Many WWE nicknames celebrate physical achievement, but “The Brain” was the WWE nickname equivalent of a “my child is an honor student” bumper sticker and one of the few that celebrate intellect. Also, being a so-called “Brain’ is a lot better than being a Weasel.
The Bad Guy — Razor Ramon
In this business there good guys and then there’s, well … “The Bad Guy” was straight and to the point and sounds pretty amazing when spoken with a tooth pick in one’s mouth and an effected Cuban accent. Oye me chico!
The Mouth of the South — Jimmy Hart
Like Bam Bam, rhyming and location-based nicknames are pure gold when they actually work. But in “The Mouth of the South,” we’re also celebrating a specific body part and one of the five senses. See, the “Nose from Melrose” just doesn’t work.
The Man of 1,000 Holds — Dean Malenko
Dean Malenko (also known as the Iceman, which could have easily made this list as well) could cause you excruciating pain every day for more than two and half years without repeating himself. Not that you’d want him to.
The Living Legend — Bruno Sammartino
“Legend” gets tossed around too much these days, but Bruno Sammartino, the longest-reigning WWE Champion, was the embodiment of a myth come to life. He carried the title for more than 4,000 days across only two reigns.
The Bionic Redneck — "Stone Cold" Steve Austin
Jim Ross coined the term “The Bionic Redneck” for “Stone Cold” Steve Austin after he returned from an injury in 2000 and hunted for — and captured — the WWE Championship at WrestleMania X-Seven. Honestly, a cyborg in denim shorts and camouflage running amuck sounds like our next favorite summer movie franchise.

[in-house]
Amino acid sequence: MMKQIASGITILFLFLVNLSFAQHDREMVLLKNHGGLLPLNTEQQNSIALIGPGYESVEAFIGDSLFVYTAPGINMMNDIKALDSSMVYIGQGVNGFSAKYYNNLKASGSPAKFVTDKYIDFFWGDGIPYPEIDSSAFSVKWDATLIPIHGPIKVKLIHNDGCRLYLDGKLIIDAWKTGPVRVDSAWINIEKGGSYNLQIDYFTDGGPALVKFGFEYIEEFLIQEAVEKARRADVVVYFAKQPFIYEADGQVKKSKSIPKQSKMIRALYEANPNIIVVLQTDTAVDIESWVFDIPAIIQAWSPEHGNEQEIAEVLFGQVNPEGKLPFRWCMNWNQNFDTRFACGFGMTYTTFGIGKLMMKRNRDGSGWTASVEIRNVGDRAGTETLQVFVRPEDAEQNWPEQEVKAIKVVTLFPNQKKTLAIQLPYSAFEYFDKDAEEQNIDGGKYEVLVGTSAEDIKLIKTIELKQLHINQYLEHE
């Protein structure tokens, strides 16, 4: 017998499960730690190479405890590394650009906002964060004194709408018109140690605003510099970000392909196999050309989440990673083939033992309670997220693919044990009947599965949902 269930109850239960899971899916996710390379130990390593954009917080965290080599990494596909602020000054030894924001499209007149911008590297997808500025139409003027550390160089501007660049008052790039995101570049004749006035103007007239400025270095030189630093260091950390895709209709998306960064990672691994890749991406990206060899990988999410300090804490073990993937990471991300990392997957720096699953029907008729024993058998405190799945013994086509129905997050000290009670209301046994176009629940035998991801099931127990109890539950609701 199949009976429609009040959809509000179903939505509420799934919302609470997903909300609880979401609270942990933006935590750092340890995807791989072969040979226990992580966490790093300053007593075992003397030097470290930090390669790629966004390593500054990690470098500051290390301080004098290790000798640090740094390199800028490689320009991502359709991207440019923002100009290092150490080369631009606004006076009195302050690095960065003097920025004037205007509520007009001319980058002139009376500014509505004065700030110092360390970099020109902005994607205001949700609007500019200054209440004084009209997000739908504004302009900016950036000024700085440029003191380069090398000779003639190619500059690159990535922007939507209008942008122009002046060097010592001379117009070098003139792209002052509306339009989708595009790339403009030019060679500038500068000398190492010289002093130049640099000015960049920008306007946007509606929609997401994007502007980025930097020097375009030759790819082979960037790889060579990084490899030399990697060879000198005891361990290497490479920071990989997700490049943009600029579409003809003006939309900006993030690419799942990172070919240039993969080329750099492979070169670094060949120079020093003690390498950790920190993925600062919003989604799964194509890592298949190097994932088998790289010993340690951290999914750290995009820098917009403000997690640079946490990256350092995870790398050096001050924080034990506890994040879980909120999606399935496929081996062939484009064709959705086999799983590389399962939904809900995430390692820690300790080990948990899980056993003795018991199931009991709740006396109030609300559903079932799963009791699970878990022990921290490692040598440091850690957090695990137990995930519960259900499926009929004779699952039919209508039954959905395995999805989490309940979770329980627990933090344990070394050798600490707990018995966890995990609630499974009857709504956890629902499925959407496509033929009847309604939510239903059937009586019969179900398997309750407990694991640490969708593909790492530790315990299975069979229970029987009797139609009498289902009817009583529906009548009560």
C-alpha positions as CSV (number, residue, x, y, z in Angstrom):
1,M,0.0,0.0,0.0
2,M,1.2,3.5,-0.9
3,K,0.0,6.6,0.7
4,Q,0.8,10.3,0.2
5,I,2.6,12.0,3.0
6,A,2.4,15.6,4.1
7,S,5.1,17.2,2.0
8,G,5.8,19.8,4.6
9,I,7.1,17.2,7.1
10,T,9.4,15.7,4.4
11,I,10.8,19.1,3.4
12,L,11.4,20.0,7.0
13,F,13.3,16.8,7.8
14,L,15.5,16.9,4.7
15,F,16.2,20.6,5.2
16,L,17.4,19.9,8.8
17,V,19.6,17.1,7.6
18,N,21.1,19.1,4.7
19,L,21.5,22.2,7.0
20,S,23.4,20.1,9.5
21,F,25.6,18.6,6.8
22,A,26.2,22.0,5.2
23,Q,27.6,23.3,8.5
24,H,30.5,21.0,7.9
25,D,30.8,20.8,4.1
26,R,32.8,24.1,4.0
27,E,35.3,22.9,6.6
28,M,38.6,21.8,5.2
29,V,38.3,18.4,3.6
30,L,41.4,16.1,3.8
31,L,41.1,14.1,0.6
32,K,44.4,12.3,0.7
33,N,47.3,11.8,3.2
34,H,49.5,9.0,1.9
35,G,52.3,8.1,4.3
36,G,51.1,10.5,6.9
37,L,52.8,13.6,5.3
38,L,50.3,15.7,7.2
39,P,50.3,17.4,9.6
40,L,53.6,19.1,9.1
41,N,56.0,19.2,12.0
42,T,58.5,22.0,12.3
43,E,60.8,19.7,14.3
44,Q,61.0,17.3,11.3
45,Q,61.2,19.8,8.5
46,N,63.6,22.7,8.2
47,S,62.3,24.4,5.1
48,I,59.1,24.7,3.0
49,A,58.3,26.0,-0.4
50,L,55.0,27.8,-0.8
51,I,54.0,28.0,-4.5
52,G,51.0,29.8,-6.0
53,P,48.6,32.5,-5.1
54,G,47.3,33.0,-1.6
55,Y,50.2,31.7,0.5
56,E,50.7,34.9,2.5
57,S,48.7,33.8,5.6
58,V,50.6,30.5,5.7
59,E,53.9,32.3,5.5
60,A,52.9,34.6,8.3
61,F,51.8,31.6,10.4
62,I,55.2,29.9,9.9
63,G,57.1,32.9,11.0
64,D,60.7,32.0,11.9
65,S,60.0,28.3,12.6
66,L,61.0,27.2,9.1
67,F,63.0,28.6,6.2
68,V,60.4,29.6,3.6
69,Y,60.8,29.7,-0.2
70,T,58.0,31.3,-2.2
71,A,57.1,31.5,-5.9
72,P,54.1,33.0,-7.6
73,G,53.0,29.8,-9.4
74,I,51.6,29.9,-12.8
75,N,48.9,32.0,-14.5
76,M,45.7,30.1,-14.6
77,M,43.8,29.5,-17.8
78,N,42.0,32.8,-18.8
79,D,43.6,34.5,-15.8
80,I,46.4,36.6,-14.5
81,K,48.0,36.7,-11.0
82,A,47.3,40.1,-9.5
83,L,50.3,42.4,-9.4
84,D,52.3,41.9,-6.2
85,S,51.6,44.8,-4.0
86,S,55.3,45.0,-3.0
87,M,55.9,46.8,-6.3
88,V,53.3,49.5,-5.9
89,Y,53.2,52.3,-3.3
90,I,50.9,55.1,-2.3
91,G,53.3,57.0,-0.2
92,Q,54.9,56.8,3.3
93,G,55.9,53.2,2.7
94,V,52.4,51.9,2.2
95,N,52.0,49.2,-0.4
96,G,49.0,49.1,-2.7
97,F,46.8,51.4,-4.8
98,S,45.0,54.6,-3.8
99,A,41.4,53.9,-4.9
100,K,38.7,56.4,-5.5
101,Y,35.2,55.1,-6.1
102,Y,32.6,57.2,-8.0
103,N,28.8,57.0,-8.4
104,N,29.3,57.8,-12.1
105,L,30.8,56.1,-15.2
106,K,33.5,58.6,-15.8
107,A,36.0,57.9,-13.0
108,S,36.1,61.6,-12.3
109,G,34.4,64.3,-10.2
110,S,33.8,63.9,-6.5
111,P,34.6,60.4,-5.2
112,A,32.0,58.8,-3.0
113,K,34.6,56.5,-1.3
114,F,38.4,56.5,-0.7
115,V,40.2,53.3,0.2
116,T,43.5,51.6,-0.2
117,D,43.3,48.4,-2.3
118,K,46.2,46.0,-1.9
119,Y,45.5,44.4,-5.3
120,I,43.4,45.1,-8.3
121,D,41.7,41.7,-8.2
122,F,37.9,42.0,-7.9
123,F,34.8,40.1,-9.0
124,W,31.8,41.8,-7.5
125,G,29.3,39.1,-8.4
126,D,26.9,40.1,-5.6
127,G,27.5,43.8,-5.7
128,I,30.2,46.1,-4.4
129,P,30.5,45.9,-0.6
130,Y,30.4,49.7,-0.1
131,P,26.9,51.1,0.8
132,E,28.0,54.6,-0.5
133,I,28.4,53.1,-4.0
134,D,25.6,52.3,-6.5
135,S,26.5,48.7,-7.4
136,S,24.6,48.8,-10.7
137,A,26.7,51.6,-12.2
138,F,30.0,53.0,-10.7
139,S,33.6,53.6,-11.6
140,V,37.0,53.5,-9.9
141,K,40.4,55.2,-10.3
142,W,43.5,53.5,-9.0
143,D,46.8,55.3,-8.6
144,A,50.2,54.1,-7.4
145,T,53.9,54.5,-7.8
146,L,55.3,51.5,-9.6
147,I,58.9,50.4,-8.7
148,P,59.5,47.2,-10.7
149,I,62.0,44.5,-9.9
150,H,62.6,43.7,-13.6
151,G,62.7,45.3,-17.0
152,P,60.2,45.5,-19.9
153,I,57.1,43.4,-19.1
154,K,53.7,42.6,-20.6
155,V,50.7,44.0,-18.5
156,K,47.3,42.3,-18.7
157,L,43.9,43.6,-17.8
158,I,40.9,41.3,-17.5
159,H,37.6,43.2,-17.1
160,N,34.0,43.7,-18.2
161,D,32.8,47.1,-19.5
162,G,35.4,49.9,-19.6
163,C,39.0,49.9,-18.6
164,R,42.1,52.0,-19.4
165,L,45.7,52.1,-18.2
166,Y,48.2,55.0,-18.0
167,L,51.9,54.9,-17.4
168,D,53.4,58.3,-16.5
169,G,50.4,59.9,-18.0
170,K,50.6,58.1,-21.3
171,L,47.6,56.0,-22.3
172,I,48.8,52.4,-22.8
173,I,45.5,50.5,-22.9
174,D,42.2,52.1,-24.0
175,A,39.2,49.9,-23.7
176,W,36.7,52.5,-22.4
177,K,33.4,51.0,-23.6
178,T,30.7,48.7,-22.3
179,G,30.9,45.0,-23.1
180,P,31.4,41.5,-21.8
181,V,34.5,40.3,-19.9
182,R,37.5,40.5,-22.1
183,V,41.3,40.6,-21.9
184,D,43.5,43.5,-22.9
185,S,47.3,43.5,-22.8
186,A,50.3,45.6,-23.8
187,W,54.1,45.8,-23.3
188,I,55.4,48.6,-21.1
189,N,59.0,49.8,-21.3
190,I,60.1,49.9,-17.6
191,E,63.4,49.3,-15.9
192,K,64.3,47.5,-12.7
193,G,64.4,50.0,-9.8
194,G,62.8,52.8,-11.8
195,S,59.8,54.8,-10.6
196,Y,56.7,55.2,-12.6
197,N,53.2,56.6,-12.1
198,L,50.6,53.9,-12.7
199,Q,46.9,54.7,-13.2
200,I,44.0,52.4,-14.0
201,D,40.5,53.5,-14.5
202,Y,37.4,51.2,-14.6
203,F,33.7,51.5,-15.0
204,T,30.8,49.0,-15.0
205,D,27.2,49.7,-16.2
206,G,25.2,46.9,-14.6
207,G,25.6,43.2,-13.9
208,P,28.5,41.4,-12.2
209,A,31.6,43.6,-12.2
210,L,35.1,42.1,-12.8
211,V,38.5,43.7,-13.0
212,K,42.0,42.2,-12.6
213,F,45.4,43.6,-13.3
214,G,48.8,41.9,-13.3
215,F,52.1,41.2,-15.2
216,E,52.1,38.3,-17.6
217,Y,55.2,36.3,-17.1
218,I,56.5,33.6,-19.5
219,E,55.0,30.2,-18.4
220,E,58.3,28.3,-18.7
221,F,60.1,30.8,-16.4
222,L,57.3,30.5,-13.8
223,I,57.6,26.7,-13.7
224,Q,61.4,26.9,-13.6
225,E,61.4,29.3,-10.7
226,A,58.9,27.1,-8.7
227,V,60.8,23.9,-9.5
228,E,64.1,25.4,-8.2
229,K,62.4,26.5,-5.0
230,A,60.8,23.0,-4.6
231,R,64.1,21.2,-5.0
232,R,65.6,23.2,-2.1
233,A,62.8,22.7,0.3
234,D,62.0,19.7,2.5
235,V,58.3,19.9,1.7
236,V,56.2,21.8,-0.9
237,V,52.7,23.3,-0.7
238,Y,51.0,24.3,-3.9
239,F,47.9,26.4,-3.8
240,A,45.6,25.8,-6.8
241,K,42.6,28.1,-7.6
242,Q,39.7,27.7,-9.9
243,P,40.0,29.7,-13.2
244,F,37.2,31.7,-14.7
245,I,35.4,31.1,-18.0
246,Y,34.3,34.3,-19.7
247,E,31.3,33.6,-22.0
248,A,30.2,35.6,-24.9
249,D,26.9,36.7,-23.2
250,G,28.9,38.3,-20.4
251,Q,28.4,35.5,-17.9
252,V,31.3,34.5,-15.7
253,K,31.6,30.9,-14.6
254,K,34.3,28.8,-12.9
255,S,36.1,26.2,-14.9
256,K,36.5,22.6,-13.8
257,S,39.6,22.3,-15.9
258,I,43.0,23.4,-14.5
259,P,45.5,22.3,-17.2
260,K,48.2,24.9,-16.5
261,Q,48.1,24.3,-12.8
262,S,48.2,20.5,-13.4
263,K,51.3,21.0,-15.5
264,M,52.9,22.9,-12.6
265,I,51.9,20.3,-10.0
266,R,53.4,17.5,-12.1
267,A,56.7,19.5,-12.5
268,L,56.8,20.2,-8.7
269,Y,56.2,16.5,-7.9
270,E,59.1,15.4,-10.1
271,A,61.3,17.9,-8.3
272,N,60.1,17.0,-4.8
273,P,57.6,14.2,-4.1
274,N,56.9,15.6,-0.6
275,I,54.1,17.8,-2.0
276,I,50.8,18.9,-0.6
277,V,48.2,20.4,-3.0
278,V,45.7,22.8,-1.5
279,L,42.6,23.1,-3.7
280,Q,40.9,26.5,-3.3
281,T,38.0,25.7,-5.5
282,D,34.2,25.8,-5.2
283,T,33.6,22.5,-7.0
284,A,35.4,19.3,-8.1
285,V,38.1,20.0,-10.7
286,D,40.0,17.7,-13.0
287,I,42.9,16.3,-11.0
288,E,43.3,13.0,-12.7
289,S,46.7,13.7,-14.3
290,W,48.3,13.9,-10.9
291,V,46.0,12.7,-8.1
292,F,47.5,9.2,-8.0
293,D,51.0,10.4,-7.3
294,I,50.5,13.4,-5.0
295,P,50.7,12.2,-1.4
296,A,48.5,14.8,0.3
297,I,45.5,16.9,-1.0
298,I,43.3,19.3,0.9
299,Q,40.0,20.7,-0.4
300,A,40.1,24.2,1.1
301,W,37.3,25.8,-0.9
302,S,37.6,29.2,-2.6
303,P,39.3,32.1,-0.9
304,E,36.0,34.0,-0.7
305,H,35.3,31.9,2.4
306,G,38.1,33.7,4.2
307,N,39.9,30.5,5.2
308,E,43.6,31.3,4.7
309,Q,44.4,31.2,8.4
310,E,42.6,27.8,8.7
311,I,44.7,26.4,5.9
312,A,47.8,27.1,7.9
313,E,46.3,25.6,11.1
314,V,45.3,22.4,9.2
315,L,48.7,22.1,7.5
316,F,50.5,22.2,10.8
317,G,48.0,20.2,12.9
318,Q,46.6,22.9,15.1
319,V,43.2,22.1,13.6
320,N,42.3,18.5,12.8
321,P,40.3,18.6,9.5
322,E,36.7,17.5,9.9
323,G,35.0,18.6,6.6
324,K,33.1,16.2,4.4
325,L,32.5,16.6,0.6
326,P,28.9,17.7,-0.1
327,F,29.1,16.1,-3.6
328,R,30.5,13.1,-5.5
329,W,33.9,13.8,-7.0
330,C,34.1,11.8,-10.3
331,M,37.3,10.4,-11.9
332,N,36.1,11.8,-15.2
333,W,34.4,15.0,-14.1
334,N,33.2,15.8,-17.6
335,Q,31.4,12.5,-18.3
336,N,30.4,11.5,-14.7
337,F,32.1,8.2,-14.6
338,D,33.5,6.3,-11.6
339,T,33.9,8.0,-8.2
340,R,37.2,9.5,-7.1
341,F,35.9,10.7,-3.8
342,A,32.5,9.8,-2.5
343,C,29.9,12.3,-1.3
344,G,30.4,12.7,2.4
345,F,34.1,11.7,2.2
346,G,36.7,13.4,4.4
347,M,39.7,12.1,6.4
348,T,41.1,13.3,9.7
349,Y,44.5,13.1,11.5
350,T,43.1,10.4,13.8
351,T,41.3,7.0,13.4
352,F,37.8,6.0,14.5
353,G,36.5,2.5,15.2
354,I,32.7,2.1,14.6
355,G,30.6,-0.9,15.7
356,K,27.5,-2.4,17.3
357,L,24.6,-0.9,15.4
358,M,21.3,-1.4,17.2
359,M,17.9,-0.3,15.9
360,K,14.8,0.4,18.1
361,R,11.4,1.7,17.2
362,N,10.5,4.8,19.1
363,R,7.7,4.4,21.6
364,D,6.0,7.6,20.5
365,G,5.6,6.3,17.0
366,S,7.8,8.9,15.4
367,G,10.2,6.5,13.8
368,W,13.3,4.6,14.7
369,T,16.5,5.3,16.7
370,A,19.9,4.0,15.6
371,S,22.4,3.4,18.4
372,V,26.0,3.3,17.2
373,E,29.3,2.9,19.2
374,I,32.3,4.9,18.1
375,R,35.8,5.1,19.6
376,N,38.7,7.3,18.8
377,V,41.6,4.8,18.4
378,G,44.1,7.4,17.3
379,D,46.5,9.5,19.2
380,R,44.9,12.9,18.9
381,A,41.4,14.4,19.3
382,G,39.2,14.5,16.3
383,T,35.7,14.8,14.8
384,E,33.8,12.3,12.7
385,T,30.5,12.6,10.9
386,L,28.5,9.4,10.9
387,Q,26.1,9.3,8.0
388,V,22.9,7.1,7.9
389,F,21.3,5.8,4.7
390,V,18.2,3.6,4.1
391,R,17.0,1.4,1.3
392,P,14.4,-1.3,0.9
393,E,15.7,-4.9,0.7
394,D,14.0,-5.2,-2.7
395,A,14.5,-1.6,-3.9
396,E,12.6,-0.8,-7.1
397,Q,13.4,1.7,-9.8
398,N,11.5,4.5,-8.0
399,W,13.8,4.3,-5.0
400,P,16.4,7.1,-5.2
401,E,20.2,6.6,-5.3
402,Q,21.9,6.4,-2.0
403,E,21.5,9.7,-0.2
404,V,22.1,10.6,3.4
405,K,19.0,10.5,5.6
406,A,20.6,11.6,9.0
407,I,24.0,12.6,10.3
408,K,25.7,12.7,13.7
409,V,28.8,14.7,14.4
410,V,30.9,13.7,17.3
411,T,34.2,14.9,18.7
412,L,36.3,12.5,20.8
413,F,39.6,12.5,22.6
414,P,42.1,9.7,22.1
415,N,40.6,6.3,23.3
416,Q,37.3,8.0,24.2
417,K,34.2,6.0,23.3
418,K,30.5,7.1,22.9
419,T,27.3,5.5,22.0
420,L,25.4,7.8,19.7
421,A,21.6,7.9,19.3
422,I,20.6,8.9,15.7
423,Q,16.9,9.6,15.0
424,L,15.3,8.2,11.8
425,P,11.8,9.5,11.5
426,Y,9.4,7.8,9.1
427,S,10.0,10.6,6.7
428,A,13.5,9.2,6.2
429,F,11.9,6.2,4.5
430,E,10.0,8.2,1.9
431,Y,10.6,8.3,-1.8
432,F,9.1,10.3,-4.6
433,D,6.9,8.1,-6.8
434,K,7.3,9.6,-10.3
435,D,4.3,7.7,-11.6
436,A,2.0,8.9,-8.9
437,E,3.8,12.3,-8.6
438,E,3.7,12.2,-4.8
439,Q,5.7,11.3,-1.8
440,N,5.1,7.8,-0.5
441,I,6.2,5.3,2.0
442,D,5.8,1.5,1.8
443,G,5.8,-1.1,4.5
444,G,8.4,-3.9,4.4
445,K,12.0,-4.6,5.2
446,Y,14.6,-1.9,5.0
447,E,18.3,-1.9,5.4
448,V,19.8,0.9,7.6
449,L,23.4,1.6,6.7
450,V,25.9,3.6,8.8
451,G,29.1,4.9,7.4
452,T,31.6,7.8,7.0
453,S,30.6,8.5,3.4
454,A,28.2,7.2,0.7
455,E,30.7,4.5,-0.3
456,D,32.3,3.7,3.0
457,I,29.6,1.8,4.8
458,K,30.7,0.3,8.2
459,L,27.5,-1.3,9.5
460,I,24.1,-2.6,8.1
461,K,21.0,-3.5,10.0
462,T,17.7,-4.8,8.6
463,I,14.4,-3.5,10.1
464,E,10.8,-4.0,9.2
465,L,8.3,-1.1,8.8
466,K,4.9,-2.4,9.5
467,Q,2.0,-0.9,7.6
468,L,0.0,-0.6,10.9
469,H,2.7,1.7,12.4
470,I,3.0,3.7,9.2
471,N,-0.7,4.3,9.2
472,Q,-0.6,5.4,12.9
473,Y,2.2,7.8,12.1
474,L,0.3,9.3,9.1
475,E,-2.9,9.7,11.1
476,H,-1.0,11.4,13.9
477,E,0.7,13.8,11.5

The Viper — Randy Orton
“The Legend Killer” is badass, but it only accounts for part of Randy Orton’s career. And “Apex Predator” sounds dangerous, but a Viper strikes just like Orton does with an RKO: scary, savage and sneaky all at once.
The Dirtiest Player in the Game — Ric Flair
The “Dirtiest Player in the Game” tells you exactly what you’re going to get when you square off against 16-time World Champion Ric Flair. Of course, that’s a rake to the eyes and an effective low blow to the crotch.
The King of Kings — Triple H
As Mel Brooks taught us, “It’s good to be the king.” But wouldn’t it be even more impressive if your entire kingdom were made up of other kings? Triple H showed he was The King of Kings at WrestleMania 30 when he surveyed his kingdome on a throne.
The Heartbreak Kid — Shawn Michaels
Cute? Check. Sexy? Check. Moves that really move them? Check. Kid status? Well, we’ve been calling Shawn Michaels the “Heartbreak Kid” since he was in his late 20s. But somehow it works and always will.
The Deadman — The Undertaker
You’ve heard the saying, “He’s the man.” The Undertaker embodies all that, except that he’s, well, not exactly alive. That being said, we’re not here to discriminate against zombies or the living-impaired or whatever he prefers to be classified as.
The Excellence of Execution — Bret Hart
This nickname not only has some great alliteration, but it’s also to the point, just like the technically sound Bret Hart. The Calgary, Alberta, native could twist any opponent into a pretzel and competed in his share of five-star matches, earning the “Excellence of Execution” moniker.
The 8th Wonder of the World — Andre the Giant
The Great Pyramid of Giza. The Statue of Zeus (not the wrestler) at Olympia. The Colossus of Rhodes (also nothing to do with sports-entertainment). For the longest time, the world only had seven “Wonders.” Then along came a Giant, and he changed that and WWE forever.
The Champ — John Cena
Being WWE World Heavyweight Champion is the highest honor one can apsire to achieve in sports-entertainment, and John Cena has done it more times than we have fingers. With 14 World Championship reigns in only 11 years, Cena proved he will always be “The Champ.”